LeBron James is 27 years old and has played nine NBA seasons. If he were to play another nine and not win another title, is it realistic to believe that in the year 2021 we'll discuss 36-year old LeBron James' 18-year career that produced one title as on par with Michael's or Magic's? No, it isn't. And that's why one ring isn't enough.
LeBron James was already a hall of famer and now he's a champion. His physical abilities which have tantalized us for years and may be second only to Wilt's in the history of the game are now title-encased. The threat that he would one day be discussed in the same breath with non-championship greatness like Baylor, Barkley, Ewing, Malone, and Stockton no longer exists. Courtesy of an incredible playoff run capped by an MVP Finals, his championship greatness will forever now be compared with other championship greatness. So lets start.
The NBA championship measuring stick is a different animal. One title is enough in the NFL and sometimes one isn't even necessary. Elway got his. Peyton did too. Marino didn't but many still put him on the Mt. Rushmore of quarterbacks anyway. In baseball, winning it all is icing, not the cake. Maybe hockey is a comparable but in the NBA for sure, one isn't nearly enough.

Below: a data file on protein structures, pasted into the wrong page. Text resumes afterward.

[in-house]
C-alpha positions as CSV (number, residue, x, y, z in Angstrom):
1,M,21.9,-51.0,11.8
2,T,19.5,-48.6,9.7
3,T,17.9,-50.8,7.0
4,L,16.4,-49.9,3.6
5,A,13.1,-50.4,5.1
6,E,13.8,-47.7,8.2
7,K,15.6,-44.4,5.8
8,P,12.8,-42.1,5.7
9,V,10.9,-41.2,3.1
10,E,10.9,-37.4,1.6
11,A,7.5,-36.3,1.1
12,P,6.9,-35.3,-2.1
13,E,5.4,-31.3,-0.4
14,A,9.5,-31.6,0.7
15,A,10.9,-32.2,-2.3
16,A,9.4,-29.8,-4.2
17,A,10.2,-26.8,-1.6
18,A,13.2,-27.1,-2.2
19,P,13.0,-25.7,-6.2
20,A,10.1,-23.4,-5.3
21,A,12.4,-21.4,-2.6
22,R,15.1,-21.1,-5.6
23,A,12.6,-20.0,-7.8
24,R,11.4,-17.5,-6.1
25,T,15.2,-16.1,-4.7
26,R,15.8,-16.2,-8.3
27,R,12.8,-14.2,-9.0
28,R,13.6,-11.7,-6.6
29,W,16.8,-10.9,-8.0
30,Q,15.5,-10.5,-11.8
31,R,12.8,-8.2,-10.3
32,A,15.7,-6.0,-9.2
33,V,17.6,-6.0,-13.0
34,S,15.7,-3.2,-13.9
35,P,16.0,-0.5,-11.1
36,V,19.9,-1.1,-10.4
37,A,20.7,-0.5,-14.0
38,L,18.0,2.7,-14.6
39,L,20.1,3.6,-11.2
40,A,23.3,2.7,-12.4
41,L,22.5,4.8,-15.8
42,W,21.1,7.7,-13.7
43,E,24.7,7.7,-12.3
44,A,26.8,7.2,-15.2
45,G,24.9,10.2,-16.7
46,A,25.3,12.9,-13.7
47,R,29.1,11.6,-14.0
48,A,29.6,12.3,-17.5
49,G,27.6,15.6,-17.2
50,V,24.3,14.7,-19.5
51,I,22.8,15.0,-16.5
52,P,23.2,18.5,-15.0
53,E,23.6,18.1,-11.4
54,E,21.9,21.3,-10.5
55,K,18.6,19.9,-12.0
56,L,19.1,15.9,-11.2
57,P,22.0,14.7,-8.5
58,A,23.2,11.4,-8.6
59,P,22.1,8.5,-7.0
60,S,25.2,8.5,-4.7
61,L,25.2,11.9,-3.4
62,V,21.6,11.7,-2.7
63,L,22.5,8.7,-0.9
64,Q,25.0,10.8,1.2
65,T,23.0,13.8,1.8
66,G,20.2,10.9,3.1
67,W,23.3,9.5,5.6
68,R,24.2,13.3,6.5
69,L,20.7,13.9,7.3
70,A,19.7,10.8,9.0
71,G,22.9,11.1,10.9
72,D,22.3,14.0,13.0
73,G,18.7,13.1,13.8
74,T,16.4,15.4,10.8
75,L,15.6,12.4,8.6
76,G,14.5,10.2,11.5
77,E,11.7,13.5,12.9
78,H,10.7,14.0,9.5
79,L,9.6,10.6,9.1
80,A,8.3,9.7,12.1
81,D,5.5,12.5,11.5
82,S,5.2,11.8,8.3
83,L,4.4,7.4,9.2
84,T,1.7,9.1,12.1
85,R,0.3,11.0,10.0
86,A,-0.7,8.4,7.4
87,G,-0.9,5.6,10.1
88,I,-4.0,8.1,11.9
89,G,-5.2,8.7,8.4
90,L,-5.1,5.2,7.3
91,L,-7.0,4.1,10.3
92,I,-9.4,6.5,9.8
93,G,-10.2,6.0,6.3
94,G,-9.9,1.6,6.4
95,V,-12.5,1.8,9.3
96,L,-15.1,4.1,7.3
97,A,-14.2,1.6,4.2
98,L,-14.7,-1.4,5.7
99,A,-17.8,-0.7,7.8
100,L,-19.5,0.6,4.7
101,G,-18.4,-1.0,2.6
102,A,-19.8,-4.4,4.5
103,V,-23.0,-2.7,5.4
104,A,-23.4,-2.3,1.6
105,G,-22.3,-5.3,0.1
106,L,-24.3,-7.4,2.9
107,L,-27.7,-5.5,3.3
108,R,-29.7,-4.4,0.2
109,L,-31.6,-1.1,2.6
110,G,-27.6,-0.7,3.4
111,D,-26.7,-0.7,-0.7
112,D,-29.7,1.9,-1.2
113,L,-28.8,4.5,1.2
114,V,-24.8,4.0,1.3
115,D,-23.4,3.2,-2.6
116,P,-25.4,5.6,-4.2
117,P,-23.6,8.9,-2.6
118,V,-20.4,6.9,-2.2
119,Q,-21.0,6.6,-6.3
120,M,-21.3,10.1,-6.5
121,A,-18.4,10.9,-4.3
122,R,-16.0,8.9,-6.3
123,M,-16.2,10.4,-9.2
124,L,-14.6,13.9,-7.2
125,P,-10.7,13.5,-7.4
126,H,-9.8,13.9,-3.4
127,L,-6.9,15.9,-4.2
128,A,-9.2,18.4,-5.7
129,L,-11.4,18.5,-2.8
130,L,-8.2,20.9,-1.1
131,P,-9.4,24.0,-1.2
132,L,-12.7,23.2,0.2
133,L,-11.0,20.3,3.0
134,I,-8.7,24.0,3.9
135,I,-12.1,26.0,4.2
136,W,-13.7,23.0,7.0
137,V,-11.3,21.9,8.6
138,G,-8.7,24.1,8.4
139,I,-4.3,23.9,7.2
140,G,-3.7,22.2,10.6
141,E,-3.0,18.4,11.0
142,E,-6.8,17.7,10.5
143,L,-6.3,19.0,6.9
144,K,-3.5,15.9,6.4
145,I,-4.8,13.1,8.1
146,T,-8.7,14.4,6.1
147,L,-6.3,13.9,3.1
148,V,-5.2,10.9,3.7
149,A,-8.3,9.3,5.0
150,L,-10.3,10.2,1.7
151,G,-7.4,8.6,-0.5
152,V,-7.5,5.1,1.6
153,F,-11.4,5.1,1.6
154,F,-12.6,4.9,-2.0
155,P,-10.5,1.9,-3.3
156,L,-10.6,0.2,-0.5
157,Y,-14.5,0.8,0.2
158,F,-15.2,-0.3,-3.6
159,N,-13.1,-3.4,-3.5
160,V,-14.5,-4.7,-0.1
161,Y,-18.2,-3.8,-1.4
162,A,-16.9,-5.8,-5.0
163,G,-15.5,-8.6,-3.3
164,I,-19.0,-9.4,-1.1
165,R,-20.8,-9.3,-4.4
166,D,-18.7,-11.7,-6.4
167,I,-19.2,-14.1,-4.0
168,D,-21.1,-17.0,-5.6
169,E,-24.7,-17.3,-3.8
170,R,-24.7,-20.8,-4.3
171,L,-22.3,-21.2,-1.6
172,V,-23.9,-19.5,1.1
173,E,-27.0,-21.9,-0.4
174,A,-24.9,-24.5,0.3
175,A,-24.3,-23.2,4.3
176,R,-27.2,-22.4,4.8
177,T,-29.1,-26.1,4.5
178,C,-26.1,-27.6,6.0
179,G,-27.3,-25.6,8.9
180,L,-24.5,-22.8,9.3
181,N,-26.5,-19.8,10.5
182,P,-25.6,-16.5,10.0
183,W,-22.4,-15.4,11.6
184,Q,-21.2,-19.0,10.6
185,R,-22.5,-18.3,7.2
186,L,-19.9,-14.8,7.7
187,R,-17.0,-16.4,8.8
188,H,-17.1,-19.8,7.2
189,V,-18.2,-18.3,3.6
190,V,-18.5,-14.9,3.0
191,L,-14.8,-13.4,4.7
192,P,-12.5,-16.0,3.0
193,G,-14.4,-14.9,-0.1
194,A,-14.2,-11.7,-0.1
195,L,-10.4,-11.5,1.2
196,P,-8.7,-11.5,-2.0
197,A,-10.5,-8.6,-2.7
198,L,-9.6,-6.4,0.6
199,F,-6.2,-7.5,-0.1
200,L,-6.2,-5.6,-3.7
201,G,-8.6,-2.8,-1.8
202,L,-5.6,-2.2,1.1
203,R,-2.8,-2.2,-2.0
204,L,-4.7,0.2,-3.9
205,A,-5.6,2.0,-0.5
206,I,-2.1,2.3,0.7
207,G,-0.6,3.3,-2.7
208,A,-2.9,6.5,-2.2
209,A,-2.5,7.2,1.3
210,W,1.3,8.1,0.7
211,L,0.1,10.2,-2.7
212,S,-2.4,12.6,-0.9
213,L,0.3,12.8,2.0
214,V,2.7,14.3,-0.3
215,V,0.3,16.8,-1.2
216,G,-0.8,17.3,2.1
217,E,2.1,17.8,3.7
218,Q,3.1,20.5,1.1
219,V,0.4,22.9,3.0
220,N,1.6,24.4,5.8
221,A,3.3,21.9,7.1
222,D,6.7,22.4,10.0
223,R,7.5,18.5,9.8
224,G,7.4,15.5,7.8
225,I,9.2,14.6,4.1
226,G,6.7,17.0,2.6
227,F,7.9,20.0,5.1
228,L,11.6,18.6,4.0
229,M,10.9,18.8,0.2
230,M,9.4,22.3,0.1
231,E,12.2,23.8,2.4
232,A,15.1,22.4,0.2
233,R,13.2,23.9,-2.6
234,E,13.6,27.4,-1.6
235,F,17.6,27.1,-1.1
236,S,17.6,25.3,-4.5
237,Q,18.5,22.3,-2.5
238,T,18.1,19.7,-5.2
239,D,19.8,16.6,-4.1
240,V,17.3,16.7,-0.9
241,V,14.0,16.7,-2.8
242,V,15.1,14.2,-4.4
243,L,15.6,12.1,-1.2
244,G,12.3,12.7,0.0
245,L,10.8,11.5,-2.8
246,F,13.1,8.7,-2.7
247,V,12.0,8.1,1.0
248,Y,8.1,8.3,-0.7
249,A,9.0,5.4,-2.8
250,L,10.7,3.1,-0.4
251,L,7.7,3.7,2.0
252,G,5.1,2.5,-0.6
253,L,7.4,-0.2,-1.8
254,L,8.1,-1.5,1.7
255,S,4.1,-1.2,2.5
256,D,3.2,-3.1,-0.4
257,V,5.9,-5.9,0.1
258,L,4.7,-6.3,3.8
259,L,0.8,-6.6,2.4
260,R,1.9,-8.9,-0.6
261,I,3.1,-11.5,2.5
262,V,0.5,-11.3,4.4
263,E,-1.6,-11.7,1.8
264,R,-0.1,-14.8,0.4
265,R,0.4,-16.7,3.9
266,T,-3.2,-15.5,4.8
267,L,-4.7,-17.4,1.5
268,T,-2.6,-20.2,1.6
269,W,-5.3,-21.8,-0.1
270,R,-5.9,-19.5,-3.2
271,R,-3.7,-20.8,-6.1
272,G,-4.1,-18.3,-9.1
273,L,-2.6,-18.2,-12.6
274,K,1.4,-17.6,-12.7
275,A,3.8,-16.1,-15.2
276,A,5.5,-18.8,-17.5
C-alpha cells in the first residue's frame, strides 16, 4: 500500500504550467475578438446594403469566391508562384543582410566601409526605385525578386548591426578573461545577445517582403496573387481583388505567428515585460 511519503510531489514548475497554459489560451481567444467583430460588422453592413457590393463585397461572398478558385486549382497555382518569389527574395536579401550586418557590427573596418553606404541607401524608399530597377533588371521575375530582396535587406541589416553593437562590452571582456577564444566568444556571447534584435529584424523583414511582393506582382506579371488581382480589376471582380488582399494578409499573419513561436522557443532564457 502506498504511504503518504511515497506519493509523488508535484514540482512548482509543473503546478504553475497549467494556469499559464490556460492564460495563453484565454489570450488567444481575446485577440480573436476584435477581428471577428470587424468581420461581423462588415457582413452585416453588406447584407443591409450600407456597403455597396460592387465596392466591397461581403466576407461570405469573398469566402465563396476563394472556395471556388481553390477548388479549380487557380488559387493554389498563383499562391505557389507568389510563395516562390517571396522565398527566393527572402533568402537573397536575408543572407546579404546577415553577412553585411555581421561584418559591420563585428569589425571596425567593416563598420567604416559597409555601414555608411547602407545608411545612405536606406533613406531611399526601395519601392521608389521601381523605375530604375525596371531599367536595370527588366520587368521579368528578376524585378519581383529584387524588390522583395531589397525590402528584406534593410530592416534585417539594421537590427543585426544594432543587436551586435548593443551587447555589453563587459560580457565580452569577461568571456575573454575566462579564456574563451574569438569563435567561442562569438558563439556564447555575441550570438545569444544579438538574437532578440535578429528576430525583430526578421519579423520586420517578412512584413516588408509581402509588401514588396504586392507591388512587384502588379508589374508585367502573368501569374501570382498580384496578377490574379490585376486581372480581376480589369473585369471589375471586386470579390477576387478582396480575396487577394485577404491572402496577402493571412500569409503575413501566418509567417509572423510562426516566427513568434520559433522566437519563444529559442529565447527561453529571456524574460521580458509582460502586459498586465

Magic got 5. Bird got 3. Michael got 6. Kobe has 5 and could still add another. Those four names make up the short list of the greatest non-centers of the last 35 years. Anyone else you want to bring up can't measure up when it comes to ring count. Dr. J got 1. Isiah just two. Neither is in the same discussion with Magic, Michael, Bird, and now Kobe. Three seems to be the minimum required to be in the greatest-ever conversation. Or at least the greatest-ever since Magic and Bird brought the league back to life in 1980. I know Oscar and West are often in the conversation but for most of us, that discussion is too grainy. So LeBron needs more. Perhaps at least two more. The three-minimum isn't a rule, it's just strongly recommended.
Return to: Kevin Sheehan Blog